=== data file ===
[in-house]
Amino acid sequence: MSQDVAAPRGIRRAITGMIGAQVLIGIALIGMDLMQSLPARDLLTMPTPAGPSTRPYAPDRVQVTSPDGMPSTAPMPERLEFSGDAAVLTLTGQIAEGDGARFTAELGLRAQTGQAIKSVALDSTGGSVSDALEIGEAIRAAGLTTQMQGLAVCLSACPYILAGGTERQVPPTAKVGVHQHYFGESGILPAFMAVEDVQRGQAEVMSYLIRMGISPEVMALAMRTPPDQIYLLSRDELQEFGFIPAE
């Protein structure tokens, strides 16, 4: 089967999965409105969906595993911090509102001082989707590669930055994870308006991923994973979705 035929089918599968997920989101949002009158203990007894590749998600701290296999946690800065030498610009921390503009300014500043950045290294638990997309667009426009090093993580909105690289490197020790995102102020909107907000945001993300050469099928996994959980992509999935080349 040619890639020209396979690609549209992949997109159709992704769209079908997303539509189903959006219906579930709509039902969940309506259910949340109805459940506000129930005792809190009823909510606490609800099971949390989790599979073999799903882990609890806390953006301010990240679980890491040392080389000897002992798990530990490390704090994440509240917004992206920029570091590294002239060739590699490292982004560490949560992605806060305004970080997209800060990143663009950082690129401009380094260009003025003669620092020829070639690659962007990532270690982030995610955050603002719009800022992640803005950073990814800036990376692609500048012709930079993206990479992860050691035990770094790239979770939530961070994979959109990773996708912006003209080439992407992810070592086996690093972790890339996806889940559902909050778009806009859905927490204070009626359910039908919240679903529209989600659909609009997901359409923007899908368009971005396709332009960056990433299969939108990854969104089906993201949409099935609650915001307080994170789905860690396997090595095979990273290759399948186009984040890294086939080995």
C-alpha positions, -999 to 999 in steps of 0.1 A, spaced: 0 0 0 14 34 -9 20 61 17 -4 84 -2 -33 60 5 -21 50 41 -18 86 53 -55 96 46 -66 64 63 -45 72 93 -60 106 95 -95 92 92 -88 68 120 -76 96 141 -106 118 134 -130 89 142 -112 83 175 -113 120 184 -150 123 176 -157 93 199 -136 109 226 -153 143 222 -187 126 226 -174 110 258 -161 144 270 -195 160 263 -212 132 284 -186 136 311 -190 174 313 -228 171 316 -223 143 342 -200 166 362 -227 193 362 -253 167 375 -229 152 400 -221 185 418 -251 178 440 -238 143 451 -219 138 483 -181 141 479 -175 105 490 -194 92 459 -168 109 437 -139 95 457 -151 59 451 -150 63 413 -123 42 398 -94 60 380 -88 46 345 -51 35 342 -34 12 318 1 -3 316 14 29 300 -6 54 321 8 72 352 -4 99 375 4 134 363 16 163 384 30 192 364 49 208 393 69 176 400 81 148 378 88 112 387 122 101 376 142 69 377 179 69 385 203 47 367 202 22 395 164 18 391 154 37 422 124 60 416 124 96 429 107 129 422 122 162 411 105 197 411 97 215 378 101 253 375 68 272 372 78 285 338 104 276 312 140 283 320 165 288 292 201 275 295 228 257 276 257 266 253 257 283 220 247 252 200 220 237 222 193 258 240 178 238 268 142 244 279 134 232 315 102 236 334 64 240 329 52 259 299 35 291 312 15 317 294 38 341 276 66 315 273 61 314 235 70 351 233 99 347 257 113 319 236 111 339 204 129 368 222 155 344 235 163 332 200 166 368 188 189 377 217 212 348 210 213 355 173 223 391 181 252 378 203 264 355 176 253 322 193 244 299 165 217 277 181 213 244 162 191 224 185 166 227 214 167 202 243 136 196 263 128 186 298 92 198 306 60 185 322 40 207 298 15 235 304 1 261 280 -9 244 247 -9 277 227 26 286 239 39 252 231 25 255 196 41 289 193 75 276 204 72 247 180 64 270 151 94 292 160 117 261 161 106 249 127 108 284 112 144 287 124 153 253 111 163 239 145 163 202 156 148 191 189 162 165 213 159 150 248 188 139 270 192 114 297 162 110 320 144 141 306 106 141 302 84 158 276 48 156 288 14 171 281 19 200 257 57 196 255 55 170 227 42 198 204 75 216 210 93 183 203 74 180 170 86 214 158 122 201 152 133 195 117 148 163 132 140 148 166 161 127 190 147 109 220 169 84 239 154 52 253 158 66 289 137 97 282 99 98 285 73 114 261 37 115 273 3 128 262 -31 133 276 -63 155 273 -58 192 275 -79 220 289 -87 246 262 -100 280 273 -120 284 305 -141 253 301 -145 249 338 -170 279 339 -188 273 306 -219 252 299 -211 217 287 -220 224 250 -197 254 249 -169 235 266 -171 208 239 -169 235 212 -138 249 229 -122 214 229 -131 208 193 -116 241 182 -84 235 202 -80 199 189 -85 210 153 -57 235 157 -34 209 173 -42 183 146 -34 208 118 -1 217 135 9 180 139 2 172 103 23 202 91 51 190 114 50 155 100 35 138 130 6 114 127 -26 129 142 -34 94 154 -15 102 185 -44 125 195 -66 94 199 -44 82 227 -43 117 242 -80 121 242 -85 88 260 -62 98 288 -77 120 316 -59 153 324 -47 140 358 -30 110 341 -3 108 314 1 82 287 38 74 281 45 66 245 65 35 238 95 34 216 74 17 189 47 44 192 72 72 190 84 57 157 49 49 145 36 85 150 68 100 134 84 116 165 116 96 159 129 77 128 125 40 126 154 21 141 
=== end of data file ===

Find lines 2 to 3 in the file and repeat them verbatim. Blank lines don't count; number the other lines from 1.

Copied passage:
Amino acid sequence: MSQDVAAPRGIRRAITGMIGAQVLIGIALIGMDLMQSLPARDLLTMPTPAGPSTRPYAPDRVQVTSPDGMPSTAPMPERLEFSGDAAVLTLTGQIAEGDGARFTAELGLRAQTGQAIKSVALDSTGGSVSDALEIGEAIRAAGLTTQMQGLAVCLSACPYILAGGTERQVPPTAKVGVHQHYFGESGILPAFMAVEDVQRGQAEVMSYLIRMGISPEVMALAMRTPPDQIYLLSRDELQEFGFIPAE
């Protein structure tokens, strides 16, 4: 089967999965409105969906595993911090509102001082989707590669930055994870308006991923994973979705 035929089918599968997920989101949002009158203990007894590749998600701290296999946690800065030498610009921390503009300014500043950045290294638990997309667009426009090093993580909105690289490197020790995102102020909107907000945001993300050469099928996994959980992509999935080349 040619890639020209396979690609549209992949997109159709992704769209079908997303539509189903959006219906579930709509039902969940309506259910949340109805459940506000129930005792809190009823909510606490609800099971949390989790599979073999799903882990609890806390953006301010990240679980890491040392080389000897002992798990530990490390704090994440509240917004992206920029570091590294002239060739590699490292982004560490949560992605806060305004970080997209800060990143663009950082690129401009380094260009003025003669620092020829070639690659962007990532270690982030995610955050603002719009800022992640803005950073990814800036990376692609500048012709930079993206990479992860050691035990770094790239979770939530961070994979959109990773996708912006003209080439992407992810070592086996690093972790890339996806889940559902909050778009806009859905927490204070009626359910039908919240679903529209989600659909609009997901359409923007899908368009971005396709332009960056990433299969939108990854969104089906993201949409099935609650915001307080994170789905860690396997090595095979990273290759399948186009984040890294086939080995």